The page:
Anderson honed her craft on synthetic grass, a popular surface in Sydney, where she was born into a tennis-playing family: her parents, older brother, and sister all play the game. Father Rick was a good junior player who started a health-food store and, when Anderson was three years old, built a backyard tennis court. She was soon out there with a racquet and began to play in earnest at the age of eight; older brother Michael taught her topspin. “We fought like hell as kids,” Anderson recalls. “The only time Michael and I got along was when he was hitting with me on the tennis court.”

A good coach at the Kooroora Tennis Club brought her along. From seventh grade onward, Anderson was a student at North Sydney Girls’ High School, a public, all-girls school, but her real athletic development came not on its team, but with her own coaching and play and, from age 10 on, in age-graded tournaments that she entered on nearly all school holidays. Anderson rose to become the third-ranked Australian girl aged 16 and under.

There are virtually no intercollegiate athletic programs in Australia. “If you go to university, you go to study,” Anderson explains. Most top Aussie juniors who are not turning professional try to land an athletic scholarship at an American college, and many succeed. Taking a different path, Anderson stumbled on a website recruiting questionnaire and filled it out. Soon thereafter, Harvard, Yale, and Princeton joined forces to underwrite a visit to their campuses. She watched the Crimson beat Yale in New Haven and “The van ride back was fun,” Anderson recalls. “The women on the Harvard team had a good sense of humor. That was important to me. And Harvard was the best tennis school.”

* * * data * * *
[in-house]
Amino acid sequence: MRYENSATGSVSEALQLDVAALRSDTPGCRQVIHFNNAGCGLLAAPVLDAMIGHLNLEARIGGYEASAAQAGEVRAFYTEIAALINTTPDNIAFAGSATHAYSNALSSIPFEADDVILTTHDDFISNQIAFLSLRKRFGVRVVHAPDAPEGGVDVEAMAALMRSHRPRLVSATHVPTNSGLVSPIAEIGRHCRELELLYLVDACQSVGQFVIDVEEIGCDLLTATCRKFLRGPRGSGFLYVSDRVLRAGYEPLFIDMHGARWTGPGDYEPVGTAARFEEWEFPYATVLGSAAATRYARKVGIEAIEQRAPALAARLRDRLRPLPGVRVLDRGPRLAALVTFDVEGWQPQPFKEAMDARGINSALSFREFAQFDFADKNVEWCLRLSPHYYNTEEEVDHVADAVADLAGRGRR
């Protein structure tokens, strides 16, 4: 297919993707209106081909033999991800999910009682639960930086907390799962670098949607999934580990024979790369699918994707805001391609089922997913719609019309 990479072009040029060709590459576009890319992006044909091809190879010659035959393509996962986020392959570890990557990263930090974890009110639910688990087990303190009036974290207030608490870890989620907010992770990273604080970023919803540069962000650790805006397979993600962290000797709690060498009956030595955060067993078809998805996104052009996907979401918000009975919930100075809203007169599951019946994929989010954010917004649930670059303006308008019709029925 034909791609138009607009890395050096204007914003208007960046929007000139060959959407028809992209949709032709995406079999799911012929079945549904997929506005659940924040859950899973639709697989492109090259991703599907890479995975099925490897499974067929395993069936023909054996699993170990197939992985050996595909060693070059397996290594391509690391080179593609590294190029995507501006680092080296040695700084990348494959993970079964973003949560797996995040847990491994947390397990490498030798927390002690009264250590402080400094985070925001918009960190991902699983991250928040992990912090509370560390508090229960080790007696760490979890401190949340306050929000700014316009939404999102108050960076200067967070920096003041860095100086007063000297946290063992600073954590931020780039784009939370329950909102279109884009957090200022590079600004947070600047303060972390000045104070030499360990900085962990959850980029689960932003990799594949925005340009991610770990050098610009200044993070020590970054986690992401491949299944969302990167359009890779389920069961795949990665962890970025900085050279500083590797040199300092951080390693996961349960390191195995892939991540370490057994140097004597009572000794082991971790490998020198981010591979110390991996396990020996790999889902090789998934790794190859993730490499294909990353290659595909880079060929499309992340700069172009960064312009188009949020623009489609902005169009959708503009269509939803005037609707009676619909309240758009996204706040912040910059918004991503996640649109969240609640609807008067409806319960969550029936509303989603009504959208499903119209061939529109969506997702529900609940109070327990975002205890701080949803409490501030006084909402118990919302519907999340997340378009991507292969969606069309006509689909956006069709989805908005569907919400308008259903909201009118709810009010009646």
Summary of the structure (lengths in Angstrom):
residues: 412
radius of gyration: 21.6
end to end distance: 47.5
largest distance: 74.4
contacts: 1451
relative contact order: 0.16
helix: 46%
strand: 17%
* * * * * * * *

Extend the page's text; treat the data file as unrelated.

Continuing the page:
Anderson’s four Ivy championship squads have all gone to the NCAA tourney, and in 2003 and 2005, made it to the round of 16. She’s won at doubles with various partners, including Mukundan, Celia Durkin ’08 (who transferred to Stanford last fall), and O’Riain, a player from Ireland who can hit not only powerful serves and backhands but astonishing volleys and angles. “I just need to stand there and not screw up while Elsa hits all the winners,” Anderson explains. They’ve gone a dominating 27-7 this year.

A government concentrator, Anderson will return home after graduation and plans to attend law school in Australia. (During college, she made it home only at Christmas and over summers.) American life certainly has influenced her; she counts herself a member of Red Sox Nation, having gotten caught up in the teams’s 2004 World Series run with two rooming blockmates who hail from Boston. Down under, she’ll play high-level social tennis and “maybe enter a few tournaments and try to win some money.” Don’t bet against her.

~Craig Lambert

 

Read more articles by: Craig Lambert